Designing broadband USO extremely complicated, says BSG

The Broadband Stakeholder Group has published a report on the design considerations for the broadband USO laid out in the Digital Economy Bill

The Broadband Stakeholder Group (BSG) has warned that designing the proposed 10Mbps broadband universal service obligation (USO) will be extremely complicated.

The USO, which will give everybody in the UK the legal right to request and receive a broadband connection with a minimum speed of 10Mbps, was signed into law last week in the Digital Economy Bill.

However, MPs rejected a proposed amendment by the House of Lords for the USO to be set at a more ambitious 30Mbps, saying such a task would be too challenging, and likely subject to extensive legal challenges.

In its new report, Impact of a broadband USO in the UK, the BSG said that while it was generally supportive of universal quality broadband access, designing a USO that met that goal whilst providing value for money and limiting competitive distortion was a complex matter.

“This report rightly highlights the complexity of designing a broadband USO that is both cost-effective and built to achieve digital inclusion across the country. Our report adds to the evidence base on the best way that a USO can positively contribute to the goal of universal good quality broadband, and we look forward to engaging further in this debate with government,” said BSG chair Richard Hooper.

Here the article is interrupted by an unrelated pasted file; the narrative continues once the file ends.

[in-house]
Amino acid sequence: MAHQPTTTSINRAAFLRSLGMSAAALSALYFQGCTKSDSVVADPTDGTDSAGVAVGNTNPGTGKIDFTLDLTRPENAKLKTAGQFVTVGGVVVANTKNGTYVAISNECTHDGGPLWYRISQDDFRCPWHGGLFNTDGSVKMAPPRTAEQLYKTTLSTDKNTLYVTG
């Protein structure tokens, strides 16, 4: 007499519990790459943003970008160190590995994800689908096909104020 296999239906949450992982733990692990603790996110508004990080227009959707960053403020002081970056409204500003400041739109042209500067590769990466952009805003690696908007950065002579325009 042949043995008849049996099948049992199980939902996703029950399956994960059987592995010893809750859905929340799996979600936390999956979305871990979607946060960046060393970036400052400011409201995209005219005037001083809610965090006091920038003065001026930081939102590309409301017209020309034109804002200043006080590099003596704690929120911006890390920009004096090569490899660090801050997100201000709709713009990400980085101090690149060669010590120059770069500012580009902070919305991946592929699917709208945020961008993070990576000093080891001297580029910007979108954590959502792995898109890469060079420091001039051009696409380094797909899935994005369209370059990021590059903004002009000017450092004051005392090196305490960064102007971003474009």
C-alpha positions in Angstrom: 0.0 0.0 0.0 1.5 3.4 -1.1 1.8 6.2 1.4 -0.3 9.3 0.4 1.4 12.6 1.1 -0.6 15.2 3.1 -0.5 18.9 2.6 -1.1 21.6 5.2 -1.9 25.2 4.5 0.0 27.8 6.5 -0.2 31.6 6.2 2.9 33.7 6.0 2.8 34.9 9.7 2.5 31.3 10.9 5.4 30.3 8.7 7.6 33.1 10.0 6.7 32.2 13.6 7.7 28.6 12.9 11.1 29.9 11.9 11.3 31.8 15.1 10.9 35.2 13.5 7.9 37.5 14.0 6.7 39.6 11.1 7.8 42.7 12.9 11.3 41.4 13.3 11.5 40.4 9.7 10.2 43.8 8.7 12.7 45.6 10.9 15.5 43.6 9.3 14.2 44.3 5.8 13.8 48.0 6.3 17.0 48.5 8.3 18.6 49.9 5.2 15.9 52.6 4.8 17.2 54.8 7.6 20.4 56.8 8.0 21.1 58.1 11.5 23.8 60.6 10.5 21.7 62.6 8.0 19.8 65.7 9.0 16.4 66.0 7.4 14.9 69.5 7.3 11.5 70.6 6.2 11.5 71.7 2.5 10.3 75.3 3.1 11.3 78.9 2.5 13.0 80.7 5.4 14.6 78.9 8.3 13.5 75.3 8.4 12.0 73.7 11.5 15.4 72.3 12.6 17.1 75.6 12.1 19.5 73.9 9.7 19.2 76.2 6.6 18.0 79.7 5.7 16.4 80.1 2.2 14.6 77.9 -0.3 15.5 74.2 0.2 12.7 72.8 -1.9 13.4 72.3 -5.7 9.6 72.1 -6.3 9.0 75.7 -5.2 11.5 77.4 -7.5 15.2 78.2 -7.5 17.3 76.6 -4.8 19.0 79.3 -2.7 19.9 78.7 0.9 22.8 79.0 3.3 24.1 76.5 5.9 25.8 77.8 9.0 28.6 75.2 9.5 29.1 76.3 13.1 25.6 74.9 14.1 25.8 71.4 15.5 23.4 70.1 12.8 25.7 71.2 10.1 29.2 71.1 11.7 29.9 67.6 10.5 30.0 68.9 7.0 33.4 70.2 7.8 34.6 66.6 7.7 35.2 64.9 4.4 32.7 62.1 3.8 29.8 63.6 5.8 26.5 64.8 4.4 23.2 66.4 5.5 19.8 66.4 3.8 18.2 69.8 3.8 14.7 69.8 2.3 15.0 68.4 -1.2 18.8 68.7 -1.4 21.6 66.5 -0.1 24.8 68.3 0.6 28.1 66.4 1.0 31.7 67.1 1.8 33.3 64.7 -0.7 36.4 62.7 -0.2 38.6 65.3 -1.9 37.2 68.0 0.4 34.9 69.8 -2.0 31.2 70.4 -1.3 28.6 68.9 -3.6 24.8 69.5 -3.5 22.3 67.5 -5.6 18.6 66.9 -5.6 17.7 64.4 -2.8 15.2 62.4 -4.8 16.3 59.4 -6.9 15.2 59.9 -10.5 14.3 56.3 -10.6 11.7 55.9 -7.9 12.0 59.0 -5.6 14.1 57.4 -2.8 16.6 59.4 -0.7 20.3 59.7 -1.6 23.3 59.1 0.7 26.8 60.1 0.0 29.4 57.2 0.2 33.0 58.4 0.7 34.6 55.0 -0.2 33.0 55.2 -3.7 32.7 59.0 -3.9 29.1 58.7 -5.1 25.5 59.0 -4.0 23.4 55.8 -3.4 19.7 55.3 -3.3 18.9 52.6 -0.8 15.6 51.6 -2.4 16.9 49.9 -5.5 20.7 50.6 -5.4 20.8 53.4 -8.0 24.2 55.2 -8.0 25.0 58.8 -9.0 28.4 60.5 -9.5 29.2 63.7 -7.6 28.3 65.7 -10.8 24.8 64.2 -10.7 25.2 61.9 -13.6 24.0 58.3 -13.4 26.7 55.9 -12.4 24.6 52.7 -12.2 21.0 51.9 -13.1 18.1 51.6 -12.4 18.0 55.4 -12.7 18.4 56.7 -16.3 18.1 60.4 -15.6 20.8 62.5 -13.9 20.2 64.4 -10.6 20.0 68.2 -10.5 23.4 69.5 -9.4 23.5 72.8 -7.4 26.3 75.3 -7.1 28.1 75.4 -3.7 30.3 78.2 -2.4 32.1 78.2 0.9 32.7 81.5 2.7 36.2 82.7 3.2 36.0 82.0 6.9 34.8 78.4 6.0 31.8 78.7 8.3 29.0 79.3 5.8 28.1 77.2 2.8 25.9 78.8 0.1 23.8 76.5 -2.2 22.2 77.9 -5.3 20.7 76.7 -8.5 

The BSG noted in particular that the cost threshold for each premises covered by the USO will be critical in terms of the scale of the funding needed and the number of premises likely to be affected.

The cost threshold is best defined as the maximum cost-per-premise at which the designated universal service provider (USP) – which is likely to be BT – would be required to provide the broadband USO service. If the cost to connect a premise ran higher than that, the USP could decline to serve it and the customer could either volunteer to pay the difference or choose a service with a lower specification than the USO.

Read more about the USO

The TechUK-backed advisory group has conducted its own research that suggests a cost threshold of £1,500 to £3,000 would maximise the net public benefit to the UK’s coffers. The lower estimate would be based on a 10Mbps USO covering 500,000 premises.

Without a cost threshold, this could cost £930m of public money, but with a cost threshold of £2,000, the BSG predicted this would fall to £180m.

The BSG added that further information would be needed to assess the economic benefit for each USO connection, and, in order to provide an accurate cost-benefit analysis, as part of the government’s approach to designing the USO.

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